Continuum of social, a hypothesis of the hunter and the “monkey killer”

Before it became the naturalism to the mid-NINETEENTH century, especially before Darwin and Freud to formulate their grand theories, the social character of the human is seen as a barrier between us and the rest of living beings. In contrast, the theory of the “continuum social” or “continuous social” tries to demonstrate the reality that human beings belong to the global logic of the social.

The anthropologist american Jean Liedloff (1926-2011) to the mid-TWENTIETH century departed in search of diamonds in the amazon jungle, there he discovered another kind of treasure: the Yequana, a tribe that fell in love and maintained a long coexistence. After the discoveries that had been observed in the Yequana, wrote his book The Concept of the Continuum: In search of the welfare lost (1975) [1]. I make below a quote from the book that may help us to better understand the theory of the “continuum”social :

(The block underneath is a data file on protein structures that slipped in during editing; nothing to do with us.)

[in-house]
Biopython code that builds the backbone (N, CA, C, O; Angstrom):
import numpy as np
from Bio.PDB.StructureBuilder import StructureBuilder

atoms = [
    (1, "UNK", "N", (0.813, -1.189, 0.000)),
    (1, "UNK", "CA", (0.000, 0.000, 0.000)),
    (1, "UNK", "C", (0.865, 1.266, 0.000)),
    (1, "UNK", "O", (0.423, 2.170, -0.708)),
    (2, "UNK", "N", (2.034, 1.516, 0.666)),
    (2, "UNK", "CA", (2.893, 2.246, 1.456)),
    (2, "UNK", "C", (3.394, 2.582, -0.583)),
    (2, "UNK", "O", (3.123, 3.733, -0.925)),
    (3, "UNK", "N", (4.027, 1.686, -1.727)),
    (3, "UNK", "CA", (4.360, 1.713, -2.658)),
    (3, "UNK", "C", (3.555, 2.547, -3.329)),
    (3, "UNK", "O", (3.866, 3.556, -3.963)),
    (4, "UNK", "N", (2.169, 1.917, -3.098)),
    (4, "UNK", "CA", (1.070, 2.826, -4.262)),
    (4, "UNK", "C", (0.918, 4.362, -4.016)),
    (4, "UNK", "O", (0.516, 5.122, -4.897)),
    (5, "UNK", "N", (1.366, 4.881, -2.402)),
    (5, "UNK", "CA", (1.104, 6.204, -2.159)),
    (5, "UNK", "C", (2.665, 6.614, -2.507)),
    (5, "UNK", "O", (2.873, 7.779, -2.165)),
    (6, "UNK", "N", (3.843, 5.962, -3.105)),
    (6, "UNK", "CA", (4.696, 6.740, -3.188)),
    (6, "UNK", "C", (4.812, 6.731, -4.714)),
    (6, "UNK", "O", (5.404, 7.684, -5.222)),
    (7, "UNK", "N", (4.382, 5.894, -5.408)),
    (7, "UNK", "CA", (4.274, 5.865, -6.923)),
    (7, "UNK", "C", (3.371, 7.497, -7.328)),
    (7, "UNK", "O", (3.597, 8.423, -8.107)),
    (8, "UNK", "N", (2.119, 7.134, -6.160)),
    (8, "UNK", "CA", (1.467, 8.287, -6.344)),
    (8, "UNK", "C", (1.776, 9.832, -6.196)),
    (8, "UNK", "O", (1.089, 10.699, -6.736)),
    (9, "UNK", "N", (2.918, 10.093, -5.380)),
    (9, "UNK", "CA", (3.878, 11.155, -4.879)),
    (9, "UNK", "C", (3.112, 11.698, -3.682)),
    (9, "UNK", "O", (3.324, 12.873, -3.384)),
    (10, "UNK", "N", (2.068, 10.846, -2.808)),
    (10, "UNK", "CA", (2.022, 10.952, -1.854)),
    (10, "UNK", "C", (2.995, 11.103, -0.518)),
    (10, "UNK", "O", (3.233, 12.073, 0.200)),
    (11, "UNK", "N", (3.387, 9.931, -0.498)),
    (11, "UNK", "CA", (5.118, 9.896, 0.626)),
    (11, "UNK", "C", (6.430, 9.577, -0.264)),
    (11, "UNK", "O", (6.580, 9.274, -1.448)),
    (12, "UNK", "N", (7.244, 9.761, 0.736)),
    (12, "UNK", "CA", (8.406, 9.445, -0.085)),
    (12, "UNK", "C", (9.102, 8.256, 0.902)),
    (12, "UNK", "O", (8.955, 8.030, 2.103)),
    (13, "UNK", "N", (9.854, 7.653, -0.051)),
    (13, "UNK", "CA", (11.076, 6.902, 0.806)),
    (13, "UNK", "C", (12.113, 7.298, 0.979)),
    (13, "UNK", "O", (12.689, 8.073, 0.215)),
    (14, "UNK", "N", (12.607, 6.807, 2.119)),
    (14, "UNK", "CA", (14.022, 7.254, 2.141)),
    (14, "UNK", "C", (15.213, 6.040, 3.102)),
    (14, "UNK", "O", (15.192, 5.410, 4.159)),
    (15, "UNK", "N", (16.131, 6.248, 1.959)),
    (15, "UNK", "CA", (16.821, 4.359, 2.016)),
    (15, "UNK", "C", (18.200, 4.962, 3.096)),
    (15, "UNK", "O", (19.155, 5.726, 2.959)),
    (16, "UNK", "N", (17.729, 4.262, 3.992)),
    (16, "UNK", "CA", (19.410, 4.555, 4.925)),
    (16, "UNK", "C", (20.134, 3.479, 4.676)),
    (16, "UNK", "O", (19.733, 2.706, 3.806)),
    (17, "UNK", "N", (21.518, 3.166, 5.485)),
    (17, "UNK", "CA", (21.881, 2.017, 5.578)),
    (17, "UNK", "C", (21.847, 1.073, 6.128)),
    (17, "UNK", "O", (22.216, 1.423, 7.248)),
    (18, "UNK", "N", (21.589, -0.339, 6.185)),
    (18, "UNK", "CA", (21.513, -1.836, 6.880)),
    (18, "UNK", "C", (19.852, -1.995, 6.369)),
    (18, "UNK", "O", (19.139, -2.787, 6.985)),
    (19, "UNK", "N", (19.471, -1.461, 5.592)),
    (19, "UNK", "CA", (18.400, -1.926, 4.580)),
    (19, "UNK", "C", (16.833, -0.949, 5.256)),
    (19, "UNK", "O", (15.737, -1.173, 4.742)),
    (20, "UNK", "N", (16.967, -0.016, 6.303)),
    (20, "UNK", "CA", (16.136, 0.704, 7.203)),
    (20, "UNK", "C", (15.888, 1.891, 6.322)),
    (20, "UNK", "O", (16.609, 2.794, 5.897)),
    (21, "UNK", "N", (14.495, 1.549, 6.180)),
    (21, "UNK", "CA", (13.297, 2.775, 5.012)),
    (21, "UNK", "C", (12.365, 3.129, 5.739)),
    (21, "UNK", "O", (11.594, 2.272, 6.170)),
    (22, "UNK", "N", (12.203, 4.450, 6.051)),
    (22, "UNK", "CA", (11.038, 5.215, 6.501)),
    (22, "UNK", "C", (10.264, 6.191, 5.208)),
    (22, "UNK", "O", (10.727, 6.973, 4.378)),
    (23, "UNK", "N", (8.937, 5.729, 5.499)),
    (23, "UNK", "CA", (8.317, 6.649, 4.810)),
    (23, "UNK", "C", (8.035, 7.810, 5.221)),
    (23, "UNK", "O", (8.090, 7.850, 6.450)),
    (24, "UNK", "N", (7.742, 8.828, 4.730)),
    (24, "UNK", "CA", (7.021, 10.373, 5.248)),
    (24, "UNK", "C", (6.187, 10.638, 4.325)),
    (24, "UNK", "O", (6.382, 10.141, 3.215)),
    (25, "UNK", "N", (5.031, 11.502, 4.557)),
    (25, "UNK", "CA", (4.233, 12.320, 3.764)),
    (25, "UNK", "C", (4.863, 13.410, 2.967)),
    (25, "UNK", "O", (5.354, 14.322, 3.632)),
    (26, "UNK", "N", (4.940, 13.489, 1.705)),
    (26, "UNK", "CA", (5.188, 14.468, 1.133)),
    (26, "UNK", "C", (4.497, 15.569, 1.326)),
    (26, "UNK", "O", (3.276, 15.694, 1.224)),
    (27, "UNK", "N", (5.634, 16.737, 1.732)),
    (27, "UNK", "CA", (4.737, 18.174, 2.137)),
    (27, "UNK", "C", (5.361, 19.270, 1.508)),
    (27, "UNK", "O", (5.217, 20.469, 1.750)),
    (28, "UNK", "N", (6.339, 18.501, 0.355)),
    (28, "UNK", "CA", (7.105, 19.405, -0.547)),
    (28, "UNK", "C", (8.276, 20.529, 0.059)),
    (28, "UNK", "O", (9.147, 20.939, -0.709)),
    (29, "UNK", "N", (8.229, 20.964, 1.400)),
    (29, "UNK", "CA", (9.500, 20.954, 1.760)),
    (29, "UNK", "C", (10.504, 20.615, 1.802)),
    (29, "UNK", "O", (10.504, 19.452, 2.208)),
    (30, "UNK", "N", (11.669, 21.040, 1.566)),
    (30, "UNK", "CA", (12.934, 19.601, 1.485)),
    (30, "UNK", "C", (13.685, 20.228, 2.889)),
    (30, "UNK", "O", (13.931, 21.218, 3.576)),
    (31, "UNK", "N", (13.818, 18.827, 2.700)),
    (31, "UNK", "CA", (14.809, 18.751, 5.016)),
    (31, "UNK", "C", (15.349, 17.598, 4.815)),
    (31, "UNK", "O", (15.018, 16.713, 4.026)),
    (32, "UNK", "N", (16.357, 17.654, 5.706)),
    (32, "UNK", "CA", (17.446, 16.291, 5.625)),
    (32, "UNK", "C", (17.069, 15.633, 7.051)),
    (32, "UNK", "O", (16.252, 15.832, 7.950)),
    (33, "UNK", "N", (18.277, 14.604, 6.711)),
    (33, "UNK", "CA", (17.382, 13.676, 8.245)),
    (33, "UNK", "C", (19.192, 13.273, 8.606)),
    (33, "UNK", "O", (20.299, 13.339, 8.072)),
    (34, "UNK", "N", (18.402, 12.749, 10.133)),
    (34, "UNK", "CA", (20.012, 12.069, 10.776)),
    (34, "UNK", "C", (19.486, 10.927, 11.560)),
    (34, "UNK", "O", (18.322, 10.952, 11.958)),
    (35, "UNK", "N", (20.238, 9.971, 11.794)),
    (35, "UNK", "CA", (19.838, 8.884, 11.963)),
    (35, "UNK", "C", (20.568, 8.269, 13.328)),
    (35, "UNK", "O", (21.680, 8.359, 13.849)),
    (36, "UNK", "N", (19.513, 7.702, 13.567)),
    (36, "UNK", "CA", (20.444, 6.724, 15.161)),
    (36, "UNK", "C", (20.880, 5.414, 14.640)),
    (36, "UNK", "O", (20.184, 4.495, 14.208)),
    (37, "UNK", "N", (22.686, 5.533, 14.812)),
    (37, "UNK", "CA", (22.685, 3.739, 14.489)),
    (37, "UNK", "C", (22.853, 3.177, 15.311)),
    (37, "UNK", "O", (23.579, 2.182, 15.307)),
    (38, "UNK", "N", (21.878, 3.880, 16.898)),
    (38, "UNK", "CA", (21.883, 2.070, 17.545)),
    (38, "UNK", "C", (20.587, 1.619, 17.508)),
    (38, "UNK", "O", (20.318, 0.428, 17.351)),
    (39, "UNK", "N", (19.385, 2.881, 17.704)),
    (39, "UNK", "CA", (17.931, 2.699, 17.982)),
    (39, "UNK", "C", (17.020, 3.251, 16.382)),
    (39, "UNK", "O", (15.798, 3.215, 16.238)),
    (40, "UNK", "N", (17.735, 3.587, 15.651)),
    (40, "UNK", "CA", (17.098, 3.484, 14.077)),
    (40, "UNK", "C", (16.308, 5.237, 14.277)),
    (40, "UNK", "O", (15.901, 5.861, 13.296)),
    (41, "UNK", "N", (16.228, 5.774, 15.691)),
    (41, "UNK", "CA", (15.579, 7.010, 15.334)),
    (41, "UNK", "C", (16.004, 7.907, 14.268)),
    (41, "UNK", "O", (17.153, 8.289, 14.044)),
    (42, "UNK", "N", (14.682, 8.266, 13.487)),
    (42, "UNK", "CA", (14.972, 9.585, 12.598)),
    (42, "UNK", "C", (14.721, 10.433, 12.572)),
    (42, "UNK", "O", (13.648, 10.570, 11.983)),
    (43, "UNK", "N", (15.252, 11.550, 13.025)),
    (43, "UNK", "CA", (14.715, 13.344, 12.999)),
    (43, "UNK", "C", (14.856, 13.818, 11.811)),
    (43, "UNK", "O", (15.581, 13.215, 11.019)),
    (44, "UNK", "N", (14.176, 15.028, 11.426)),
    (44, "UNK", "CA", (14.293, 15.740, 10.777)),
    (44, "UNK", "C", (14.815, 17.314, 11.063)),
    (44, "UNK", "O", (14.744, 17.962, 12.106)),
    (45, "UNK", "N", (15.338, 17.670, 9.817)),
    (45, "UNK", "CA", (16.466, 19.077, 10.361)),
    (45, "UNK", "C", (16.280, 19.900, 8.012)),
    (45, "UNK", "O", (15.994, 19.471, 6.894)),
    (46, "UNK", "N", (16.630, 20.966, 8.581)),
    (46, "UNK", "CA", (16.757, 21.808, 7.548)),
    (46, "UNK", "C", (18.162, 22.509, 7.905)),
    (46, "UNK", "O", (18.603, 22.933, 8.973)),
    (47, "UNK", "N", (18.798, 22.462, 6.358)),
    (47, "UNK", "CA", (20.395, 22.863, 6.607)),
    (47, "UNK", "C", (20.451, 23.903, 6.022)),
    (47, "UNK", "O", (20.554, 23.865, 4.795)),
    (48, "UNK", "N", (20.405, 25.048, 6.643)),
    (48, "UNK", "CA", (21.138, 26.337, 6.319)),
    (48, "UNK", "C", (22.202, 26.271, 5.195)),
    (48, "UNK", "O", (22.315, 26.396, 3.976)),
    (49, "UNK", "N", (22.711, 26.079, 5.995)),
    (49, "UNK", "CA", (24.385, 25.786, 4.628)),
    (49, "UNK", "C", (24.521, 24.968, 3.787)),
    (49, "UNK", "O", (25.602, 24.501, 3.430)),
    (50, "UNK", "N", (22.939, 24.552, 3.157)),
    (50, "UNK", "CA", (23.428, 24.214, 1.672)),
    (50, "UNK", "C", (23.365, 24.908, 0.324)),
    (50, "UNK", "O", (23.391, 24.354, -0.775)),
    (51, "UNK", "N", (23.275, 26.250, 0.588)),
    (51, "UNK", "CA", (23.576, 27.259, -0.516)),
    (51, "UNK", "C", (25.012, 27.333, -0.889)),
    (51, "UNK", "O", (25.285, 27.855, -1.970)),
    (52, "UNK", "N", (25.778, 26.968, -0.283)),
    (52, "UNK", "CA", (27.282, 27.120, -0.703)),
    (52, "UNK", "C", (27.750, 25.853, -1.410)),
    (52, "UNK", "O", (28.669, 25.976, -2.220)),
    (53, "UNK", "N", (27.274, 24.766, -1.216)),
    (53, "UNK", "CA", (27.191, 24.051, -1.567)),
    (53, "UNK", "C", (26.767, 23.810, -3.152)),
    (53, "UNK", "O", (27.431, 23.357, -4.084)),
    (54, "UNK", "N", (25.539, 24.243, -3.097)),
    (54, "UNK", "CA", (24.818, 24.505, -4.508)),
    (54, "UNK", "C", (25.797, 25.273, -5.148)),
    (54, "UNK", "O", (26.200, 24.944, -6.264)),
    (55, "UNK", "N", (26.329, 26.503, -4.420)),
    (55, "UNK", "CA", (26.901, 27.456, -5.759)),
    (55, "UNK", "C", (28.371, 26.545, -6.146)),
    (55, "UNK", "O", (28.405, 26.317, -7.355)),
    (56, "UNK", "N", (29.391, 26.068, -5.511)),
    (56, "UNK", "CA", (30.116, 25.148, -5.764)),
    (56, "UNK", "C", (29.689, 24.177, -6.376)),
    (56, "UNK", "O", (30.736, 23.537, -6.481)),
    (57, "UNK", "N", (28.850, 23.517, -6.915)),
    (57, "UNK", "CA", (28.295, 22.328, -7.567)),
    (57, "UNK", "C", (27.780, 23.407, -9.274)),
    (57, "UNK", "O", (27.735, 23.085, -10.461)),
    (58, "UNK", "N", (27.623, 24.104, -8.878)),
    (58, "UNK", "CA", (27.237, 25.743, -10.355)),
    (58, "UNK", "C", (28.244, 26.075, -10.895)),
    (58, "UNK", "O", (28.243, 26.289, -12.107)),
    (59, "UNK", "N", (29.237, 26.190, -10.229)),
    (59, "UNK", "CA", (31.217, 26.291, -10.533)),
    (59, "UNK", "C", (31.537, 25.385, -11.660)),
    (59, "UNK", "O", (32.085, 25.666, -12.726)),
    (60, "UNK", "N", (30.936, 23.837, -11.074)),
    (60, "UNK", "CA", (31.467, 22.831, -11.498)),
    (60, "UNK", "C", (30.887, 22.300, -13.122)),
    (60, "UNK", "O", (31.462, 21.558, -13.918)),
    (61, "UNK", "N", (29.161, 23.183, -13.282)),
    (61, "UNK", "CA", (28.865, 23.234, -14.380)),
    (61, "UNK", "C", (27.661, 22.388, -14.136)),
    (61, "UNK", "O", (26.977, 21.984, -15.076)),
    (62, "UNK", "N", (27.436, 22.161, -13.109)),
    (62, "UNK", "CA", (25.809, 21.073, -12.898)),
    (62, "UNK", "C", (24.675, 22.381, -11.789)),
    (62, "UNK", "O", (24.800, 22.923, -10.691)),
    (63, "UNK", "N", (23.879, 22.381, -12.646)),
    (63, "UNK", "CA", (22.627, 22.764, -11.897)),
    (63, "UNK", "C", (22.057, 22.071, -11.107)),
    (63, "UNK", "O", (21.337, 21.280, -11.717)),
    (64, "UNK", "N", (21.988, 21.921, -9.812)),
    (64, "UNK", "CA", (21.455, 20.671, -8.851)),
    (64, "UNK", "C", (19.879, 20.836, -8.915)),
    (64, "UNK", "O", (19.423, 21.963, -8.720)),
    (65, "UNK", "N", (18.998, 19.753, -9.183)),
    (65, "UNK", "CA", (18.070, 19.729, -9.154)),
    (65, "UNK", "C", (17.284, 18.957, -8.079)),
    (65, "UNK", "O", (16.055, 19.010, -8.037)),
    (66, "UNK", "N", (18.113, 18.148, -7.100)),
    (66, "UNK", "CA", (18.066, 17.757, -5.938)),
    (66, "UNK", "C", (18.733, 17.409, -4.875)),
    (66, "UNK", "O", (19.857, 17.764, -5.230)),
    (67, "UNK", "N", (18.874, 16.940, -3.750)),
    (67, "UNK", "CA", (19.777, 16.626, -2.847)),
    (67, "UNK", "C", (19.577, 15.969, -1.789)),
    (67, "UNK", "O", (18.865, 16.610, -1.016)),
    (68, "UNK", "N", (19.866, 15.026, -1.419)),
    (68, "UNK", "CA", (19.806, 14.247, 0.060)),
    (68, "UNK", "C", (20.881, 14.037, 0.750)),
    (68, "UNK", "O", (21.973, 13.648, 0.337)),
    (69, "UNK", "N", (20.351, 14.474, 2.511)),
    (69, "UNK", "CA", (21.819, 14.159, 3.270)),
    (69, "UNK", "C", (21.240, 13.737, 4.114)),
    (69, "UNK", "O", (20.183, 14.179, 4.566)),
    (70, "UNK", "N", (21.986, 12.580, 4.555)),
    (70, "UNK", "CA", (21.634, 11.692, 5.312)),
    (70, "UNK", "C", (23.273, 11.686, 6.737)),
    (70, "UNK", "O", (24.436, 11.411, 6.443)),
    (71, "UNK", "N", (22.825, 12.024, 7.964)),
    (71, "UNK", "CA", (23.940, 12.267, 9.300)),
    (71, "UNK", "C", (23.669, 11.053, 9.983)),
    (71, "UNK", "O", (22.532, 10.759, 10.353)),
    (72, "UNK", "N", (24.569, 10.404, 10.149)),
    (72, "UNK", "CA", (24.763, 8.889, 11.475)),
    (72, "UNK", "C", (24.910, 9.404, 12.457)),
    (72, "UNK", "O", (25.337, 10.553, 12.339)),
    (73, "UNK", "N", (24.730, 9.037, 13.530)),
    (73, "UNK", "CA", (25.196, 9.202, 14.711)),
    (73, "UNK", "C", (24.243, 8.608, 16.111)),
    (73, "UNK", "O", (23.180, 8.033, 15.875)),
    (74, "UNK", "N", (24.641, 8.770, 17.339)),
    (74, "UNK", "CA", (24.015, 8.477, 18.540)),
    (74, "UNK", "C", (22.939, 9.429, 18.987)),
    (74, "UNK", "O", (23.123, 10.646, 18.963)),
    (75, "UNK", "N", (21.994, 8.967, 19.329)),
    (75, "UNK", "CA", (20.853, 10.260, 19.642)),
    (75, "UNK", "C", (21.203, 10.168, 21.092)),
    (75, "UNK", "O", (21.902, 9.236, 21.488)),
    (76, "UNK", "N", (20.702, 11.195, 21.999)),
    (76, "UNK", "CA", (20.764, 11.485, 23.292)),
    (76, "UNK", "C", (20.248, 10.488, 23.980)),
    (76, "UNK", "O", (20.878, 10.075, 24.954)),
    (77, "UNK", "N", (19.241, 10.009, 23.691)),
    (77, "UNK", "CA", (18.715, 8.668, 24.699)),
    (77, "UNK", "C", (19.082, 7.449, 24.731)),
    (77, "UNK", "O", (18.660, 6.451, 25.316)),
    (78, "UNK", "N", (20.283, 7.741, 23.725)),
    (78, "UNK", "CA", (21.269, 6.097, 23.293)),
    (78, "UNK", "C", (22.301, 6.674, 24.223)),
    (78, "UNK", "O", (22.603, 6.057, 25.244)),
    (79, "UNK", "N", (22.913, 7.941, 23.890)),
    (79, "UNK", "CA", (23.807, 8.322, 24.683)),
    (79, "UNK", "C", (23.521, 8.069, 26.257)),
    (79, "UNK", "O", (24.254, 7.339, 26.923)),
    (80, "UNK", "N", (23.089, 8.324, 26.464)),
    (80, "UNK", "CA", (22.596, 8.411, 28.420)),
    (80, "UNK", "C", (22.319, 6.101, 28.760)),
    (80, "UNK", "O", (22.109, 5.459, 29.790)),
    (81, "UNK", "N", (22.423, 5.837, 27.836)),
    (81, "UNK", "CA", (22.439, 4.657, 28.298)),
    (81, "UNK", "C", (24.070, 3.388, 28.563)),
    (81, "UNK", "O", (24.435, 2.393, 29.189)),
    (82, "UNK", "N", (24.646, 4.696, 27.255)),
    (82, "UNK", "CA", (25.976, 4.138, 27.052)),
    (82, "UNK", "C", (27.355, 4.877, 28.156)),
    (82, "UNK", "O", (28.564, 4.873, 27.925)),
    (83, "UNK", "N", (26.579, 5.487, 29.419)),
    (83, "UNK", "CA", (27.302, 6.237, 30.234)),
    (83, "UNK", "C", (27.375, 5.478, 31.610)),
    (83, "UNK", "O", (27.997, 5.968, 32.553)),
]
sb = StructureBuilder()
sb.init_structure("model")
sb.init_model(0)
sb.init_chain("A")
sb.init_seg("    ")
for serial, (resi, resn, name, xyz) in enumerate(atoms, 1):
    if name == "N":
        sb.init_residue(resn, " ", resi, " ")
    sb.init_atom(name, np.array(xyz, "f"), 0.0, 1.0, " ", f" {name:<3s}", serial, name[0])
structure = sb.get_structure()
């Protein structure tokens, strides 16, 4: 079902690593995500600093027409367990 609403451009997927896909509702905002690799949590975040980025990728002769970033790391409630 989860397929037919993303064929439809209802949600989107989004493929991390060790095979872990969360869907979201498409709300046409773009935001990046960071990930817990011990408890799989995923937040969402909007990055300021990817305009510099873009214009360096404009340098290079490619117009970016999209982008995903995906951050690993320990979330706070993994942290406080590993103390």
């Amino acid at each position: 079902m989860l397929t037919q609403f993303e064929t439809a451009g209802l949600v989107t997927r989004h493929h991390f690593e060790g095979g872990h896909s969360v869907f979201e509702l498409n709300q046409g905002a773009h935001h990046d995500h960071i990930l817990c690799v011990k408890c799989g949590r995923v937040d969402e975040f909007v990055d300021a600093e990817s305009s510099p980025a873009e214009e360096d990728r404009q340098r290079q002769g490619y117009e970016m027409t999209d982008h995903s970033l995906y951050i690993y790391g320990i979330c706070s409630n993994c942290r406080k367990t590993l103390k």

We can only try to guess what it was that interrupted our innate resistance to change, few thousand years ago. The important thing is to understand the importance of evolution in the face of change (not evolve). … [Last] replaces what is complex and adapted with what is simpler and less adapted.

Jean Liedloff says “attempt to guess“; to something like referred to in Jose Felix Tezano, s, in his book The explanation of sociological [2], when he explains that the process of evolution, still full of huge informational gaps, can be reconstructed through a “line of points” that define the master lines of the long process of hominization. According to Tezanos, to be able to analyze the plausibility of the hypothesis of the continuum is social, it is necessary to know the true social nature of the species of hominids that came before us (oreopithecus, ramapithecus, austrolopithecus, homo habilis, etc).